Here’s the obvious: The world is a hot mess right now.

This year has been relentlessly hitting us with punches of death and destruction. We watched as Donald Trump became the next POTUS, to the horror of many around the world who had been keeping up with the US Presidential Election. Europe is waiting with bated breath for Brexit to be officially implemented. Filipino president Rodrigo Duterte has been waging a public war on drugs in the Philippines, which has resulted in horrifying bloodshed on the streets. The devastation in Aleppo has reached catastrophic levels––the once beautiful city has been reduced to nothing but rubble, and attempts at evacuation were met with obstacles. Venezuela has been facing a food shortage caused by a currency crisis, while Yemen – which has been caught in an ongoing civil war – is now a humanitarian crisis as famine strikes and millions are suffering from severe malnutrition. As if things couldn’t get any worse, there was a violent incident in Berlin, leaving 12 dead and 50 injured in what was a suspected terrorist attack  – which ISIS has since “claimed responsibility” for – at a Christmas market. And then there was the assassination of a Russian ambassador in Turkey which made headlines earlier last week.

And let’s not forget the pop icons who were gone too soon. David Bowie and Prince passed away earlier this year, and George Michael died on Christmas––his Last Christmas. Carrie Fisher, known for her role as Princess Leia in Star Wars, passed on to a galaxy far far away on 27 December. It seems that the grim reaper is determined to take the souls of as many well-loved celebrities as he can before the year ends.

Closer to home, China’s economic slowdown is beginning to hit Singapore hard. It’s highly likely we might be heading for a recession next year, depending on whether Trump’s protectionist policies will materialise, as well as how things will play out post-Brexit. Meanwhile, we’re already feeling the effects of this unfortunate turn of events as the Singapore dollar slumps, and the job market is looking pretty bleak at the moment with 91 job vacancies per 100 job seekers according to statistics released by Ministry of Manpower. While this number may look low by international standards, it doesn’t bode well for Singapore, which has seen a rise in resident unemployment rate––from 2.7 per cent in March to 2.9 per cent in September. As Singapore isn’t a welfare state, her unemployed citizens are left to fend for themselves.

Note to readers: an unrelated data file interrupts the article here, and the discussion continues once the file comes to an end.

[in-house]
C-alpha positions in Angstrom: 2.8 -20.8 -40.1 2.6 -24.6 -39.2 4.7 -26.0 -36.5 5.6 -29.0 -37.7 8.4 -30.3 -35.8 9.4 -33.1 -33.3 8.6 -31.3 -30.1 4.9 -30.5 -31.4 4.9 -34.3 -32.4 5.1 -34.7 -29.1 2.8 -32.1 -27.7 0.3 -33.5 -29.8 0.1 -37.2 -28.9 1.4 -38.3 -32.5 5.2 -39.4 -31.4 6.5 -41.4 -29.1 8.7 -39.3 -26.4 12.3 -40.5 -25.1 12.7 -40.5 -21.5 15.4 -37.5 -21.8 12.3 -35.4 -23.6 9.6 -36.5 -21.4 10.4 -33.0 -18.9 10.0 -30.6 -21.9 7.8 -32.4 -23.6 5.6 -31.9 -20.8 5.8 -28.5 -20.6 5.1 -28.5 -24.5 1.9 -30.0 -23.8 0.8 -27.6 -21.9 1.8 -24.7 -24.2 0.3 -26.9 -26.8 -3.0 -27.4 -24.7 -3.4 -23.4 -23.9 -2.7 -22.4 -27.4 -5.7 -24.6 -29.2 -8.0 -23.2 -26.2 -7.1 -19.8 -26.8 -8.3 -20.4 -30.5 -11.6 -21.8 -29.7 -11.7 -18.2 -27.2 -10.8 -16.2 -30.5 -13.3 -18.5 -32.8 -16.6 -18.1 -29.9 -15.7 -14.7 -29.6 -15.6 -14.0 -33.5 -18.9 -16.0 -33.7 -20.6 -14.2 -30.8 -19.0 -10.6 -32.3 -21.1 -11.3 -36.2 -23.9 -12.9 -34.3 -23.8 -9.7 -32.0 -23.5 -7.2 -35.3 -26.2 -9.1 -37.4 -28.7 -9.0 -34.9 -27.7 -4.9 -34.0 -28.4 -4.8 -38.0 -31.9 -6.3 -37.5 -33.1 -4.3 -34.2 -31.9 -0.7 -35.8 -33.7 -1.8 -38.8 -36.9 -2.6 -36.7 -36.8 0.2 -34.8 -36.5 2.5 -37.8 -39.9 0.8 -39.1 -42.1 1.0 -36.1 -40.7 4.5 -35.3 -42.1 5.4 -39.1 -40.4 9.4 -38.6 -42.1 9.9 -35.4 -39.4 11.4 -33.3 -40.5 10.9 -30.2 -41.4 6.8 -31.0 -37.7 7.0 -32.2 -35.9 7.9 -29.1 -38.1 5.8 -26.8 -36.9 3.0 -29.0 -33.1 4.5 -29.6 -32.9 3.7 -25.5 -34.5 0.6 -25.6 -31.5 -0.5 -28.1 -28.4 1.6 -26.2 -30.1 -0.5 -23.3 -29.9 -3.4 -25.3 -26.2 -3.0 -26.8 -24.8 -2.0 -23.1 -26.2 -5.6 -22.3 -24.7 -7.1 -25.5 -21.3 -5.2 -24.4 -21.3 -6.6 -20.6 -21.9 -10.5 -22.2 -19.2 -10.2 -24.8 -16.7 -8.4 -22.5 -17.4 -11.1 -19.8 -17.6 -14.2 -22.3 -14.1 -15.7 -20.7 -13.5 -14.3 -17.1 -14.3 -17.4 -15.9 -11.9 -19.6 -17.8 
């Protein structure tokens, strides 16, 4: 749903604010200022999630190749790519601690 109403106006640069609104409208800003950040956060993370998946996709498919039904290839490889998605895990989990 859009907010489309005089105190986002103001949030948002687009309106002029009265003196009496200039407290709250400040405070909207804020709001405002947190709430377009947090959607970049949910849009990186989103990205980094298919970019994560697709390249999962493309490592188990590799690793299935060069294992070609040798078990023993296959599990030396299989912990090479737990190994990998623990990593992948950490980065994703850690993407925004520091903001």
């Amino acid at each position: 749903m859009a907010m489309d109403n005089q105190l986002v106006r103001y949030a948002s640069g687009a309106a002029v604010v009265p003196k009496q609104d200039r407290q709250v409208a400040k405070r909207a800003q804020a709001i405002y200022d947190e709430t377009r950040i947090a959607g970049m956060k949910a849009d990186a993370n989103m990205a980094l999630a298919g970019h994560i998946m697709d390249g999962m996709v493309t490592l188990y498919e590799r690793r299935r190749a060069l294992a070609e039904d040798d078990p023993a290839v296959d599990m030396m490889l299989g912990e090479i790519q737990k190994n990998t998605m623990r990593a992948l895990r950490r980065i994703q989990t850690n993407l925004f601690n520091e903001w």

Despite the chaos, there are more people want to travel than ever before; whether to escape a bad situation in their home country, get over a heartbreak, explore new horizons, work wherever they want, or the ol’ cliche of finding themselves.

Tech disruption has rendered many jobs obsolete while the growing gig economy has enabled millennials who possess the right skillset to free themselves from the shackles of full-time work to go freelance. A program such as Remote Year, which commenced in June last year, collects an exorbitant monthly fee of $2000 from obviously affluent “digital nomads” in exchange for taking care of all logistics, accommodations, itinerary on a year-long trip.

Social media has also allowed bloggers, Instagrammers, and content creators to go on what looks like a perpetual holiday whilst getting paid for posting pretty photos. Looking for travel advice? Run a search on Google or YouTube and you’ll find countless websites and videos by travel b/vloggers offering the information you need. Article headers that look like this are trending: “This 28-year-old man quit his job to travel the world. Here’s how you can do it too.” Where there is supply, there is demand. Clearly, there is a demand for such “aspirational” content.